"Das ist schnell gegangen!"

Translation:That went fast!

December 6, 2013

This discussion is locked.


could this have the close meaning to "that escalated quickly"


Junge, das ist schnell gegangen.


Do the Germans use "Junge" in the same manner that we use "boy"? Like an amplifier?


I would like to know this too. I read in a german book a character saying "Mannomann" and the translation was "Boy oh boy", so maybe they say "Mann, das ist schnell gegangen".


We use that in English too. Man oh man is a similar expression.


Came here for this! Deeply satisfied!


The english translation of this one (that went fast) is improper, though commonly used. Fast is an adjective, not an adverb. Should be "That went quickly". But i guess perhaps ignorance is an important part of Language evolution. Or else we would still be speaking High German, or even an Indo-European language.


Who says it is improper? According to Wiktionary (https://en.wiktionary.org/wiki/fast) fast has been used as an adverb synonymous with quickly since the 13th century whereas it has only been used as an adjective synonymous with rapid since the 14th century.


It rejected "That is quickly gone" and said the correct answer is "THAT'S quickly gone." Clearly this needs to be fixed.


That's is the contraction of both that is or that has, context depending. It makes more sense in English to write 'that's quickly gone/that has quickly gone' rather than 'that is quickly gone'


What's the difference - that or it? "Das" could also concern "it"


It went fast would be "Es ist schnell gegangen".


Why is 'that has left fast' wrong? I thought 'gegangen' can be translated as 'left' as well


Should, "That went by fast" be accepted?


A question to native English speakers: is there a difference between "That's gone fast!" (accepted) and "That is gone fast!" (not accepted 2016-07) Should I report this as an error?


I think in that sentence, "That's" is a contraction of "That" and "Has". "That is gone fast" sounds weird to me, though have I haven't the slightest as to whether or not it's correct. So, in conclusion, I believe that "That is gone fast" is wrong, and that it should be "That has gone fast" due to "Is" not really being past tense.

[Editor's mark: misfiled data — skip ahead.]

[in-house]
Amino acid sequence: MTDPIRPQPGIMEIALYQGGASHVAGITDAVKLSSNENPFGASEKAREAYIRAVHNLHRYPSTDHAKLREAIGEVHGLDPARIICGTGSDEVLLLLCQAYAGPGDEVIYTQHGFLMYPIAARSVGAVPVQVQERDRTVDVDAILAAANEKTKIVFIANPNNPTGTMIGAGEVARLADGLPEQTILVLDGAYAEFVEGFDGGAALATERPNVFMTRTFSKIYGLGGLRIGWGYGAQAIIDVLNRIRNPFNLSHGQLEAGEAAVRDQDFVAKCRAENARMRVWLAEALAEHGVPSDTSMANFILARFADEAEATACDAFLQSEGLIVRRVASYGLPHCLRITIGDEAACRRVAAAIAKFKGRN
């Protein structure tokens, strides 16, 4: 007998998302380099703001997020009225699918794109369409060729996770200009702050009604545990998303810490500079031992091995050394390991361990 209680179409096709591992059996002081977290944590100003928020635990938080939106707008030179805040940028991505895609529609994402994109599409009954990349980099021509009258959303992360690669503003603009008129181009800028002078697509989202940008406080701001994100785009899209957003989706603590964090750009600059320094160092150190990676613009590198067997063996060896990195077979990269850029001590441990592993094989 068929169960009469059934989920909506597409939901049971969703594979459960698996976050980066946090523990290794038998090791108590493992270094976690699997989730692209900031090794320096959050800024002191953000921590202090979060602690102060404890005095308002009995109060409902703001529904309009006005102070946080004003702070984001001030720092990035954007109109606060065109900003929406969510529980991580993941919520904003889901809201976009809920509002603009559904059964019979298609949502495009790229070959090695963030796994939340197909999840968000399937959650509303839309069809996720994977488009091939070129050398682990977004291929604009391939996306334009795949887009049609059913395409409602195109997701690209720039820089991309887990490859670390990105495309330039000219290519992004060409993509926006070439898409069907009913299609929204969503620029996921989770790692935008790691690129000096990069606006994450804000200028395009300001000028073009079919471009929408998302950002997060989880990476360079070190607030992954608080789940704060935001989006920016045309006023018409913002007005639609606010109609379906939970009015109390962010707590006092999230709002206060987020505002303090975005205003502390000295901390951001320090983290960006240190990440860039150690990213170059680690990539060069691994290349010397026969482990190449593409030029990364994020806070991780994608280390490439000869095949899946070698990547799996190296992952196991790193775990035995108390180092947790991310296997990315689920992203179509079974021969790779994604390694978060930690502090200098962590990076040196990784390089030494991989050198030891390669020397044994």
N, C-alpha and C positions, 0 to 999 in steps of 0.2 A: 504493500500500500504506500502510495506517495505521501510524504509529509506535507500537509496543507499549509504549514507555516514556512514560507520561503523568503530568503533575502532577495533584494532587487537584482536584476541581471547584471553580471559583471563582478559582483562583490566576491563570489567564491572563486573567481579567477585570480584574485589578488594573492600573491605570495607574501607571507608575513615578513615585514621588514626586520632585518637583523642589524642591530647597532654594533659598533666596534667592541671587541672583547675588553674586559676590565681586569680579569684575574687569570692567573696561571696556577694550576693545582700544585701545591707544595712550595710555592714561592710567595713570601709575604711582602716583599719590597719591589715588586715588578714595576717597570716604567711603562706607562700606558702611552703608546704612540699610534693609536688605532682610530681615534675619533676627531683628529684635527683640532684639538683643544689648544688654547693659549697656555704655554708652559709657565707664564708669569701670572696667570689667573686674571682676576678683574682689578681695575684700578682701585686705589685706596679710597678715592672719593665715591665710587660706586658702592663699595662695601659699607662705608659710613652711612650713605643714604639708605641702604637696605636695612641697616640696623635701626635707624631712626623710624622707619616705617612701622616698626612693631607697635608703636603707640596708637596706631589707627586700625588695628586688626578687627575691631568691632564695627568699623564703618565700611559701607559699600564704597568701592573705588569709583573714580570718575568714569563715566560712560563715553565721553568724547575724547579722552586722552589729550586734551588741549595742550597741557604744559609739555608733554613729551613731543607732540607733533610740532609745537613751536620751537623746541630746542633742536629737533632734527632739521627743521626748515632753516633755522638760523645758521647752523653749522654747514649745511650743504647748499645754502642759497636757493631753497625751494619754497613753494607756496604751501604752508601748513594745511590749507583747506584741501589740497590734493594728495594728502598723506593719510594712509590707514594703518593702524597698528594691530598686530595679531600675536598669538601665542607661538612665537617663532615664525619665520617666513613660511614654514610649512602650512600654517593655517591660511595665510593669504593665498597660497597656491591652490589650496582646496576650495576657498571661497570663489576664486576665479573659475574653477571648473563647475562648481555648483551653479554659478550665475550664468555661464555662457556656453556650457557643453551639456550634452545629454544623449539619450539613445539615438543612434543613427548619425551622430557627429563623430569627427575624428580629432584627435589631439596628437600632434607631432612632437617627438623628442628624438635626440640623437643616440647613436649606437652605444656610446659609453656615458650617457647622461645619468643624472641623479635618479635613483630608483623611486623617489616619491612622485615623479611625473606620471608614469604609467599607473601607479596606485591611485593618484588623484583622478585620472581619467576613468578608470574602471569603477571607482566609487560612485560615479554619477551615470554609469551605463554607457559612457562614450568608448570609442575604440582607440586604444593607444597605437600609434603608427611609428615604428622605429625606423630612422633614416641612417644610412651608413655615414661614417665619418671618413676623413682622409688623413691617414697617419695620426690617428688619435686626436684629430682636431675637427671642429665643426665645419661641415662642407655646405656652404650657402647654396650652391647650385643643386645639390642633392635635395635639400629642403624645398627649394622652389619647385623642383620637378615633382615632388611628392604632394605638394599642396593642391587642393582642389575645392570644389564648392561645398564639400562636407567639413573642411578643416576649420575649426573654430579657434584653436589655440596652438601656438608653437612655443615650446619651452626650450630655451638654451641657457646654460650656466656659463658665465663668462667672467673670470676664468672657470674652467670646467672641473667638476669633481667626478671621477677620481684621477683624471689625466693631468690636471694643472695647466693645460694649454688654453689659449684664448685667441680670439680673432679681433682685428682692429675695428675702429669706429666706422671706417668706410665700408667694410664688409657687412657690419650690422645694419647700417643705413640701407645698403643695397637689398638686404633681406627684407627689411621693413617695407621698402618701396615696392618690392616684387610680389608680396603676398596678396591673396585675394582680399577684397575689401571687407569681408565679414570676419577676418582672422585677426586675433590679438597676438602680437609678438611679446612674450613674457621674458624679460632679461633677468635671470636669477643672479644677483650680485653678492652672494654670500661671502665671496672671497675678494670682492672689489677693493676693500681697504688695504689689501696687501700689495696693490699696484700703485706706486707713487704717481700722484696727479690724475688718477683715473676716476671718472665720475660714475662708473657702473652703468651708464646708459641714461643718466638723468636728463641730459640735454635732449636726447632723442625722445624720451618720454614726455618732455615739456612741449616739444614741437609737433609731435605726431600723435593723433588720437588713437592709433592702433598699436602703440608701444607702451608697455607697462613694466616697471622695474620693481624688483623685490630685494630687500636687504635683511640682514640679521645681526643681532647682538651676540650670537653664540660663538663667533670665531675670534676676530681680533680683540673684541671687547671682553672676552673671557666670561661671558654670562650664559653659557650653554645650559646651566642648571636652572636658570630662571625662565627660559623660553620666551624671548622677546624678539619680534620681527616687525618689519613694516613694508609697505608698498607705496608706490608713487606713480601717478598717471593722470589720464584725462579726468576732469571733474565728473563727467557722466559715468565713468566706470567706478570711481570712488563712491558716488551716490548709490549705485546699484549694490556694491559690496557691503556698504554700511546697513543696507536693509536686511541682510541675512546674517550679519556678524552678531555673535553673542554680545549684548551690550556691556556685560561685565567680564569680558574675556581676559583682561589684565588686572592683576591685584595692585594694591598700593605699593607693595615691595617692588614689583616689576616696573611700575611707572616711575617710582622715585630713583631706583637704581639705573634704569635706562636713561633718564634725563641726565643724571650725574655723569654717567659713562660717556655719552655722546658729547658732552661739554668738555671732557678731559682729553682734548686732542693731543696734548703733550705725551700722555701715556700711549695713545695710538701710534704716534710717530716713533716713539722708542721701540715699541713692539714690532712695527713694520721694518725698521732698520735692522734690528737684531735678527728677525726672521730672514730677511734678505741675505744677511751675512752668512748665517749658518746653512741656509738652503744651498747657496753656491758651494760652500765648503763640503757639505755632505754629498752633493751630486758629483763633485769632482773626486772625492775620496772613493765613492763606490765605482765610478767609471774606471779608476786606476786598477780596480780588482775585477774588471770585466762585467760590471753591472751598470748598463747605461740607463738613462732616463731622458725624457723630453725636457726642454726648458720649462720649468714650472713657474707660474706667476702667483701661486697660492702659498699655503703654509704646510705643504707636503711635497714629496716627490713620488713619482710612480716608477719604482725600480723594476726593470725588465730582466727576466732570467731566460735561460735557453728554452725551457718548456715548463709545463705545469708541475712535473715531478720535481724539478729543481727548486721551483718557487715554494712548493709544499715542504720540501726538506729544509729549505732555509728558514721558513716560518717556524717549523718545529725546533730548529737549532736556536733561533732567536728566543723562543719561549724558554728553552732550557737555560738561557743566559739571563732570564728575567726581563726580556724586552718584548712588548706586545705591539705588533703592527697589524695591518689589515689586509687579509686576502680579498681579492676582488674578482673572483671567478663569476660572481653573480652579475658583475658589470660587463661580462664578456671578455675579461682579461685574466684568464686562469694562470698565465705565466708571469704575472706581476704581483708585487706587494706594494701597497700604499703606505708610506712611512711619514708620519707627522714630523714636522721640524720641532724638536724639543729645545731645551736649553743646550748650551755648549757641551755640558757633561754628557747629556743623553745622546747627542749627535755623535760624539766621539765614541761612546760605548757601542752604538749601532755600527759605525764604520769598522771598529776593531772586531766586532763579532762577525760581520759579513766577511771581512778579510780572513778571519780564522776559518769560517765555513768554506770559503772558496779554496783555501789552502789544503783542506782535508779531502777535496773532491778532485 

Strictly speaking on the words "that's" and "that is", there is no difference in meaning. Yet the sentence "That's/that is gone fast" sounds awkward. "That went fast" sounds more normal even if it is grammatically incorrect to say as JLF1976 commented above. (English is not my native language but it is my primary).


Why not just "that was fast"? I understand that it isn't a literal translation, but it sounds like a more natural colloquial English version of the same thing...


why do you need "ist" here? I know its to do with "sein" and not "haben" because its moving but can you not just say "das schnell gegangen"?


Ugh. Bad one here. Too many split hairs.


'Das ist schnell geworden' is correct translation?


That went by fast - my better translation


Tell me plz, which word denotes the past tense?


ist ... gegangen is the "Perfekt" tense of gehen -- similar to "has gone" in English.


i put "that is quickly gone", it counted it as wrong, but game me the answer "that's quickly gone".


That looks as if it's an automatic contraction (by Duolingo) from the accepted answer "that has quickly gone".

"that is gone" I would understand as "it is no longer present; it is used up or unavailable", but das ist schnell gegangen is not about absence but about the going which was fast -- that went quickly!


Would " Das war schnell" have the same connotation?

Also, from what I read, Germans would prefer to use preterite "sein" (war, warst, wart, waren) over perfekt in spoken language.


The more grammatically correct translation is "That went quickly".


Das ist was sie hat gesagt!


Das ist was sie hat gesagt!

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Remember that

  • was is a relative pronoun here
  • relative pronouns start relative clauses
  • relative clauses are subordinate clauses
  • subordinate clauses have their verb at the end
  • subordinate clauses are set off from the main clause by a comma
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